June 5, 2015#

Charlie Cake Park in Minecraft


We’ve been working with Leeds Libraries since Summer last year on a series of Minecraft events. Since the finale event of March of the Robots a Leeds Map has been developed by artist Gemma Latham, with the team at Leeds Library and the Immersive Community (www.immersiveminds.com) We’re still tinkering and testing it, but the plan is to develop a map which both the library can develop and anybody can contribute to over time.

Here’s Gemma on a recent experiment in a 20ft Shipping Container…

The Playful PlayBox has been residing in Charlie Cake Park in Armley since Easter and a couple of weeks ago it opened it doors to a group of young Minecraft enthusiasts, all of whom had signed up for a fun afternoon recreating the park in Minecraft. Tasked with plotting all the features of the park, each of the children were given a grided map with a basic layout of the park on it and working in pairs, counted and plotted the positions of trees and other features such as benches, flowerbeds and cable boxes.

After much conferring and careful observation out in the park, the children returned with brilliantly annotated maps, many having noticed features that I had missed and one even having created a key for his drawing. Then came the excitement of moving into the Minecraft map. Met with a pre-plotted basic Minecraft version of the park with grass areas, fences and paths marked out, the players soon discovered the PlayBox itself within it. There was also an in-game guide in the form of Stephen Reid of ImmersiveMinds who joined us on the server remotely from Scotland and was there to aid with any questions and show the players around. Upon entering the playful container, the players were transported, via the magic of Minecraft, to a much larger internal space from which they could collect all the blocks that they would need for building.

With resources gathered, building began and we soon had trees sprouting up all over the park. It should be noted that the tress were built block by block and not planted as sapplings which allows trees to grow within Minecraft. We wanted the children to observe the individual nature of each tree and try to recreate it both through size and shape and block textures used. Having set each player up in Survival mode, building was more of a challenge  than being in Creative, especially building at heights. With a little guidance, the players were soon erecting ladders and structural supports, lots of problem solving and sharing of ideas.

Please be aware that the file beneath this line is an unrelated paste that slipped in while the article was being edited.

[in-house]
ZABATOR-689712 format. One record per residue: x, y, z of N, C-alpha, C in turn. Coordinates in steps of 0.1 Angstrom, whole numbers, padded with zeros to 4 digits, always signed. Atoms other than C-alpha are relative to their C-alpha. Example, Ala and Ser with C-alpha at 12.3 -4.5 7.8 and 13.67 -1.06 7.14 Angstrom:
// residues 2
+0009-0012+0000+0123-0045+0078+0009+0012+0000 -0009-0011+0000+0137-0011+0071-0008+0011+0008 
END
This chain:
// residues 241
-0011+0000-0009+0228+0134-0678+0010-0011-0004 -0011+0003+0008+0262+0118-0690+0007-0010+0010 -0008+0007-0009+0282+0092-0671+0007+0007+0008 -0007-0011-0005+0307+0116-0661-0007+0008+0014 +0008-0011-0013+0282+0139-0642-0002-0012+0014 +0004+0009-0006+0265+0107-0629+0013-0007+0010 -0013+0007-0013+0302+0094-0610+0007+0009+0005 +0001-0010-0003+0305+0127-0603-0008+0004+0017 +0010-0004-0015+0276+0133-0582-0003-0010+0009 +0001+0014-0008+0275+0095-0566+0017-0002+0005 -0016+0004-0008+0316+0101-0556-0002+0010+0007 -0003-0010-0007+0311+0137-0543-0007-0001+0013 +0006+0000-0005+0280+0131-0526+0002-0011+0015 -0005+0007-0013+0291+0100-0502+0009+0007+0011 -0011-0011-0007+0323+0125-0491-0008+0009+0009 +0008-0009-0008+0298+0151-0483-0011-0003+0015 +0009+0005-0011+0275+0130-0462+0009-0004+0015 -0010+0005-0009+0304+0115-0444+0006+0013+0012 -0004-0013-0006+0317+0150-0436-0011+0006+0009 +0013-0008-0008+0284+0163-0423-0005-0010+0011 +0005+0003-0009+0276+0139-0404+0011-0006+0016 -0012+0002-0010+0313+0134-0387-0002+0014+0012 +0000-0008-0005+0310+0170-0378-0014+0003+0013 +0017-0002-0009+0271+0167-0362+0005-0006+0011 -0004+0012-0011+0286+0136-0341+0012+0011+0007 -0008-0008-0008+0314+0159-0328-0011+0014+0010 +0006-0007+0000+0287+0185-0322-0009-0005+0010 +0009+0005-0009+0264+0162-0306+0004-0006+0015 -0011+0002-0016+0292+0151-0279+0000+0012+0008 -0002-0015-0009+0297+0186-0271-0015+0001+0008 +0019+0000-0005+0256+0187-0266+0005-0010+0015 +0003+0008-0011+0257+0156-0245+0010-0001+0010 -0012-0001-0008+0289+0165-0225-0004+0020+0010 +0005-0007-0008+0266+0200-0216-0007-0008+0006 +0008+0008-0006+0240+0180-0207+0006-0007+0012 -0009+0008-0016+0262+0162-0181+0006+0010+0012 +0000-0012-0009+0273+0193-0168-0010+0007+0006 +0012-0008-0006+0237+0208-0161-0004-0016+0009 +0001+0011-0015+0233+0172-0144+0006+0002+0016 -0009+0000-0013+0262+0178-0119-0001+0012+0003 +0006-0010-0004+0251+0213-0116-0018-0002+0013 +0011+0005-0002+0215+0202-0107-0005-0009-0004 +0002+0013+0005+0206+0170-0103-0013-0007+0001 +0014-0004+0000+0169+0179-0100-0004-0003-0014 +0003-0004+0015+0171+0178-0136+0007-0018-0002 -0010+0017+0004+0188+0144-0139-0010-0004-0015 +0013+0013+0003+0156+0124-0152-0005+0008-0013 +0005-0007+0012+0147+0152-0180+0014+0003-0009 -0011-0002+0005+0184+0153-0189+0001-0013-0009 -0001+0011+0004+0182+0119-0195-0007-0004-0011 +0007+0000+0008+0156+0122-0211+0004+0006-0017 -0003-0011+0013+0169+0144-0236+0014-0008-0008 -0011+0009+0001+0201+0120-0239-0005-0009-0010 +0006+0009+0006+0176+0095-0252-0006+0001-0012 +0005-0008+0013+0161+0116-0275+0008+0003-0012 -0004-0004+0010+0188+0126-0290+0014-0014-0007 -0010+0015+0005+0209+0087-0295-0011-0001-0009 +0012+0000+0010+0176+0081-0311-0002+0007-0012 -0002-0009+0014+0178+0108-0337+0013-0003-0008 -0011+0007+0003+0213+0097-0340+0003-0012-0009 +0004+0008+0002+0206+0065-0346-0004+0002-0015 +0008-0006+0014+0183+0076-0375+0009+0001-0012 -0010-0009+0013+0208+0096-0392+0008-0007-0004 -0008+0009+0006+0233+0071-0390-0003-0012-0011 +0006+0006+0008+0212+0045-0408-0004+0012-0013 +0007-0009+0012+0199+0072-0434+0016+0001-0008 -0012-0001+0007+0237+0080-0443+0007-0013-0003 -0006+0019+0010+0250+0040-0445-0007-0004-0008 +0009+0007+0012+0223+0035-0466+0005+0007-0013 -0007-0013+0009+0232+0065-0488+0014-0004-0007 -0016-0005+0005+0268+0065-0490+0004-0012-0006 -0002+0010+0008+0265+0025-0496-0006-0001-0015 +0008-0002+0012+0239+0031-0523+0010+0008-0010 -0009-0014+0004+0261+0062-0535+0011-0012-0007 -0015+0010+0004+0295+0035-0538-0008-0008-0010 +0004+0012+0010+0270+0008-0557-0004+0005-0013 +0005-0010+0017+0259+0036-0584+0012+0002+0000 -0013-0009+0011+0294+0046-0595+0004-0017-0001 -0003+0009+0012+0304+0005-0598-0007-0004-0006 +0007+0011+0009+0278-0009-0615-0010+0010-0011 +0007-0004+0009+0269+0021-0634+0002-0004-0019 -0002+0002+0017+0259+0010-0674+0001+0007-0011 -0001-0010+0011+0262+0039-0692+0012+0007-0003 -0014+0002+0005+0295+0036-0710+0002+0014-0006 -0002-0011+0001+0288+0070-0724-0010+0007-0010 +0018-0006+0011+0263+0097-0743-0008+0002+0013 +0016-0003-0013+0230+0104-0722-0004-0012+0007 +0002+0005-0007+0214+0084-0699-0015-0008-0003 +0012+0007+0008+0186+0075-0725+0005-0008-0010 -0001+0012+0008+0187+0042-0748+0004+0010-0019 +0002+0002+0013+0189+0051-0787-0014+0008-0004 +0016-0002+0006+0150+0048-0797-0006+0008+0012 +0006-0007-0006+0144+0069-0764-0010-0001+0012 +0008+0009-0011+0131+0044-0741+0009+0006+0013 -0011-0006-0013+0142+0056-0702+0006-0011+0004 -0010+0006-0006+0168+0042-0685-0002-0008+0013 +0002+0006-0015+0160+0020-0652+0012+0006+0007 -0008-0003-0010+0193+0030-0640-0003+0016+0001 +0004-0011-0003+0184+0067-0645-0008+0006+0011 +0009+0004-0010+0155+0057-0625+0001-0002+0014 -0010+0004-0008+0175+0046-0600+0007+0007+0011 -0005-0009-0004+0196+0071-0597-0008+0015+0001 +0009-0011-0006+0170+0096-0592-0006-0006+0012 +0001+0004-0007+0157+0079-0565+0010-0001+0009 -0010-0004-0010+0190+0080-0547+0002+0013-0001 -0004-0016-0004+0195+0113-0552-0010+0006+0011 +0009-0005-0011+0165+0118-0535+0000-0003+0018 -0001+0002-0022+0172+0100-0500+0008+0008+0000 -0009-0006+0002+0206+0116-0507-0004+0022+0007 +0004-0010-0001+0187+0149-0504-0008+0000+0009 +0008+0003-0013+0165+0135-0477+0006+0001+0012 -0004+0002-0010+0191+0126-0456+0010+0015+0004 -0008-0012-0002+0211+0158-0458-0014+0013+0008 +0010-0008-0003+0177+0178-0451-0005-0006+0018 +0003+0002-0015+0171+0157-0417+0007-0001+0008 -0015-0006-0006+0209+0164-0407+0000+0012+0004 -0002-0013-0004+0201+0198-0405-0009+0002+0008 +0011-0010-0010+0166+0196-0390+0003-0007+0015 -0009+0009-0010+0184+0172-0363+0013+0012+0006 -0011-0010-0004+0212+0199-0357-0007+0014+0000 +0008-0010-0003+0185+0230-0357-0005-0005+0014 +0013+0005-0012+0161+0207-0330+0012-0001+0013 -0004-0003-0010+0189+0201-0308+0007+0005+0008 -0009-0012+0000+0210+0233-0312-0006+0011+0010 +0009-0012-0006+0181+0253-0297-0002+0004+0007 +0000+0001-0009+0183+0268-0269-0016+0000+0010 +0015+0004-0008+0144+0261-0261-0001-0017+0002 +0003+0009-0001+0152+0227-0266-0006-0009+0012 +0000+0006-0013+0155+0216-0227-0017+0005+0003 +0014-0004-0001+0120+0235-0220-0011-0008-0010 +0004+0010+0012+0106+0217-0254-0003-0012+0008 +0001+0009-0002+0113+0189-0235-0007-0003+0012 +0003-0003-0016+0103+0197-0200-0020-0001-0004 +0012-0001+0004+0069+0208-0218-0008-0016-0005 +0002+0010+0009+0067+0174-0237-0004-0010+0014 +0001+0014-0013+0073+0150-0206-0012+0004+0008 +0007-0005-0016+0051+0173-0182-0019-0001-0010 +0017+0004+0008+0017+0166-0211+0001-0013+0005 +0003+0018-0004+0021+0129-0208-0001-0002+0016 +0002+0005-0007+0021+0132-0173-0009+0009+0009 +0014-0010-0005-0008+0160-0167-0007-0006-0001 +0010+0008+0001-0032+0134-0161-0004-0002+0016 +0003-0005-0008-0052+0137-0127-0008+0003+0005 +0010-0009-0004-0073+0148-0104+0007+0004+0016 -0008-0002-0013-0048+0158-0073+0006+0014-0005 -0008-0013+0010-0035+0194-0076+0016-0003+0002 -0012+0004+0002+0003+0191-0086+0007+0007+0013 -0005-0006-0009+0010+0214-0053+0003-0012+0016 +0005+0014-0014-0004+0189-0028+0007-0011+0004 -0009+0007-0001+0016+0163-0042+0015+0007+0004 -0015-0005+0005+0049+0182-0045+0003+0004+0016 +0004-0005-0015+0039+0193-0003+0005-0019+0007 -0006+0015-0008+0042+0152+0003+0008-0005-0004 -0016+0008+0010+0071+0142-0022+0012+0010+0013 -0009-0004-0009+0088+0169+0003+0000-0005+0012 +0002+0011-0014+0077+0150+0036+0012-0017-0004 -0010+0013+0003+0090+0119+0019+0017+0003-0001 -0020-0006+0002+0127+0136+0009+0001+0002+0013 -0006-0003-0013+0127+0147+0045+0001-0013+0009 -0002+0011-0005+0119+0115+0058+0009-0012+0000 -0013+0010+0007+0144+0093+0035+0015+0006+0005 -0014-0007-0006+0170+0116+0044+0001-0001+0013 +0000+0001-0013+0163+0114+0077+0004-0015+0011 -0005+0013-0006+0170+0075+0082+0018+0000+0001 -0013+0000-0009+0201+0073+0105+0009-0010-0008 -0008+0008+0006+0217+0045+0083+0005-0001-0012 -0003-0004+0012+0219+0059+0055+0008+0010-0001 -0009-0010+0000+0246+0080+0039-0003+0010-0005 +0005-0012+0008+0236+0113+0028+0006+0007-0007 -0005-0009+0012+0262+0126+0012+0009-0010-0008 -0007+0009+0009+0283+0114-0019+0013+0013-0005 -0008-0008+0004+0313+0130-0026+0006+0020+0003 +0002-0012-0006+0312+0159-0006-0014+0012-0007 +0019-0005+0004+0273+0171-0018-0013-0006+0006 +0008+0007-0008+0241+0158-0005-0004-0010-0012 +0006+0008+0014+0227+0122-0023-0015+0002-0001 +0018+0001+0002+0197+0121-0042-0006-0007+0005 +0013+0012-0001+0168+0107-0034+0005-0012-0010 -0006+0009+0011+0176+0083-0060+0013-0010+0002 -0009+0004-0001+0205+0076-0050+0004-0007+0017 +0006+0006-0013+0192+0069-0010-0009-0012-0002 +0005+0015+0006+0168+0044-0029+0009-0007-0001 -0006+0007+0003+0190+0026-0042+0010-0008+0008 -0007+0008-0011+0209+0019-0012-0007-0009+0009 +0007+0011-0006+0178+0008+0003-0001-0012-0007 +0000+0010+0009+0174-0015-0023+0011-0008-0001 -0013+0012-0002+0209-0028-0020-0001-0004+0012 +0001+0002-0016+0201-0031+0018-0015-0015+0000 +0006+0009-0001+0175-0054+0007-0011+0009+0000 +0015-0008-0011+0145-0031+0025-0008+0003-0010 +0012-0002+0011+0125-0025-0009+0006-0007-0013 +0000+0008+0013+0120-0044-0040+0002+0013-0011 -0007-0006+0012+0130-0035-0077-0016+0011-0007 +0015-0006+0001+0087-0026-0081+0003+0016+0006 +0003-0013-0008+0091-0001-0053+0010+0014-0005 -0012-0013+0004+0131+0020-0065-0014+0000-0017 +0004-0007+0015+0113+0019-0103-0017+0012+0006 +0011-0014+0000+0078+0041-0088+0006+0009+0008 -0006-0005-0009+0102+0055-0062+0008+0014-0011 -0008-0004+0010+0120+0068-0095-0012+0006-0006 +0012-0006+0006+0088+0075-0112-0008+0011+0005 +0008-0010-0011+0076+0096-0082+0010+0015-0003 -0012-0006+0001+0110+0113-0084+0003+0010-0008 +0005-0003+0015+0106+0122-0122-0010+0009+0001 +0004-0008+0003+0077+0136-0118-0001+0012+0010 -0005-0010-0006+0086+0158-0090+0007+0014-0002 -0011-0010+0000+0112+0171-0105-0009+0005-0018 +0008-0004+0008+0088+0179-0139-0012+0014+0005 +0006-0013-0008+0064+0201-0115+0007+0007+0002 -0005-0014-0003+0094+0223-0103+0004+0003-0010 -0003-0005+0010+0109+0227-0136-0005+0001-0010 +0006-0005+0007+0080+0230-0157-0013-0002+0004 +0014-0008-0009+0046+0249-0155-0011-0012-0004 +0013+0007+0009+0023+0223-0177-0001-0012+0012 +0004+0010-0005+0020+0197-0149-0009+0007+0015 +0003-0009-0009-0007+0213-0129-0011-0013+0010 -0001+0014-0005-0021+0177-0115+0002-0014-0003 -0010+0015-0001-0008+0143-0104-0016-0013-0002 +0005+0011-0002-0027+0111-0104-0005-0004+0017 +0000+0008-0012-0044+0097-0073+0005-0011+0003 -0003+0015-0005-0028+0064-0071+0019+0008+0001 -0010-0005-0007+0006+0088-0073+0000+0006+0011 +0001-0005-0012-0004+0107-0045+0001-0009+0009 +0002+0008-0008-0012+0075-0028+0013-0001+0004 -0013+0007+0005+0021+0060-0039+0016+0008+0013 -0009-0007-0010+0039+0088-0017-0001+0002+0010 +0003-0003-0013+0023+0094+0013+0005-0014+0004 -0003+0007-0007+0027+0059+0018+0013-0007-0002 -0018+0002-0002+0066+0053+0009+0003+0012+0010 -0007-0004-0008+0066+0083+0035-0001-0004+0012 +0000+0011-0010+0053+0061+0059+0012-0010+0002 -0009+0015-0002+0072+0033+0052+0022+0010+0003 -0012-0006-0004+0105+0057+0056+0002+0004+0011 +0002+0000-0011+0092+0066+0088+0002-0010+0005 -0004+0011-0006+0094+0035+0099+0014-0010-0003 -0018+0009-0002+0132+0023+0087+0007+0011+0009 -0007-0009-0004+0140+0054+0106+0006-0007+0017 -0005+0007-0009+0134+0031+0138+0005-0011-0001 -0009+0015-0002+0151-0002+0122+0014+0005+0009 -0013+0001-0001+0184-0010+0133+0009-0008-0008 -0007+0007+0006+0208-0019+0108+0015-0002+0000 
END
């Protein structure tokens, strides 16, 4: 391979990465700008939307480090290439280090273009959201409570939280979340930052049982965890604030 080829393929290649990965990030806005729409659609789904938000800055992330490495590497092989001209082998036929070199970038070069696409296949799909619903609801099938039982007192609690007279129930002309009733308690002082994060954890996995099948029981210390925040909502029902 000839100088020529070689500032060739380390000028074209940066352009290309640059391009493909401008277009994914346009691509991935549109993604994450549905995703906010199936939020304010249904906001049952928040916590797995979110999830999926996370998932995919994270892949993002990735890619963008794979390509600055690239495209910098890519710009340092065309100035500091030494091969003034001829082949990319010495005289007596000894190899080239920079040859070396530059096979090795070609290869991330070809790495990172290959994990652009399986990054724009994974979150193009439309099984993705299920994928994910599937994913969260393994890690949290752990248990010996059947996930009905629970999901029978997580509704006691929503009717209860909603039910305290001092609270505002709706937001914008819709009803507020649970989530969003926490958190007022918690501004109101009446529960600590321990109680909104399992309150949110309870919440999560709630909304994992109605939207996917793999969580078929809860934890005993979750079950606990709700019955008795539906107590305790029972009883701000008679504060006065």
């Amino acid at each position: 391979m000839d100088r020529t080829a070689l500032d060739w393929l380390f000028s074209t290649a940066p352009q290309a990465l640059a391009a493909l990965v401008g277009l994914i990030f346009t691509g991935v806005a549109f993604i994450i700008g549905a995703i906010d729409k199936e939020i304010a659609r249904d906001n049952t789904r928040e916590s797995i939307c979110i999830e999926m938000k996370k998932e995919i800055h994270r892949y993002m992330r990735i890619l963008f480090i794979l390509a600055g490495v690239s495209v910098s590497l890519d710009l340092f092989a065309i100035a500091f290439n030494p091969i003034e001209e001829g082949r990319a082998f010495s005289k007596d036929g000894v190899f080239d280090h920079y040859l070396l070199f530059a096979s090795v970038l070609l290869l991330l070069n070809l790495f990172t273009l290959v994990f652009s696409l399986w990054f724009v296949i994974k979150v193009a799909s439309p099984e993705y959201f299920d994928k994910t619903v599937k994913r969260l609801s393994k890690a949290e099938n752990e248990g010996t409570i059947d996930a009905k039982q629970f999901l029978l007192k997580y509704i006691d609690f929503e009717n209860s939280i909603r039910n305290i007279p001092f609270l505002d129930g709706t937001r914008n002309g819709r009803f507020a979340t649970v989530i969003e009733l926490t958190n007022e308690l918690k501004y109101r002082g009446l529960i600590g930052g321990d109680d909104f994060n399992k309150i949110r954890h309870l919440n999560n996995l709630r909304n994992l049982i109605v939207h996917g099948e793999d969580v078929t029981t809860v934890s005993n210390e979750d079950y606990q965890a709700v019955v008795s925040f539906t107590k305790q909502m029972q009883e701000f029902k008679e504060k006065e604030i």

We ended the session with a fun treasure hunt both within Minecraft and in the actual park. With clues written in virtual books and hidden in chests in game, the players followed a series of directional instructions to find the next location and dig for the next clue. The final clue invited the players to hunt out a real life treat hidden in the same location in the park.

All in all, this was a good first test run using our Leeds Minecraft map, the biggest success I think being the combination of real world and online experiences within a physical location.






April 27, 2014#

PhotoFun – Playful Sociable Photography

When kids are young playing is easy, it comes naturally to them, the world is simply a three dimensional game board set out for them to create on and have as much fun as possible.  As they edge towards and into high school and then onwards towards adulthood this changes and as adults how many of us look at the world around us as our playgrounds?  I’m quite lucky in many ways in that I have never really lost my sense of wonder at all that goes on around me and I also regularly ride a bike which is one of the most playful ways to explore and enjoy your surroundings that I know.

I’d never really thought of photography as being particularly playful but the placing of cameras on the phones in our pockets and the linking up to social media has changed that perception for me, together with a project that my kids and I have been doing over the last couple of years – namely getting them to pick themes and then using social media to invite others to interpret the theme in any way they want.  What started off as an idea sat in a cafe chatting to one of my kids has mushroomed into something unexpectedly joyful.

Two years ago, back in that cafe one of my kids picked up the magazine I was reading and said “I really like that”, pointing to the photo theme that appears on the inside back cover of the Guardian newspaper each week.  It was a few weeks before the start of the summer holidays and like most parents I was planning various things that we could do over the six week break.  ”We could do something like that” says I “We could come up with our own themes and play around seeing how we could interpret them”.  Then she surprised me by suggesting that they would come up with the themes, six themes one for each week, and that I should use my twitter account to see if other people were interested and I should blog the results at the end of each week.

I’d not been writing the blog very long at this point, but was really enjoying in, and was very new to twitter as well which was surprising me greatly in a very positive way as I had up until that point dismissed it purely as the banal wittering of idiots.  I’d taken the plunge (ok dangled my toe in the water) into social media as I was well aware that my children were growing up in a very different world to when I was a child and social media was going to play a part whether I liked it or not.  I therefore thought I’d have a bit of a play with it and see what it was all about before they did.  The idea of using it to play our photofun game seemed ideal.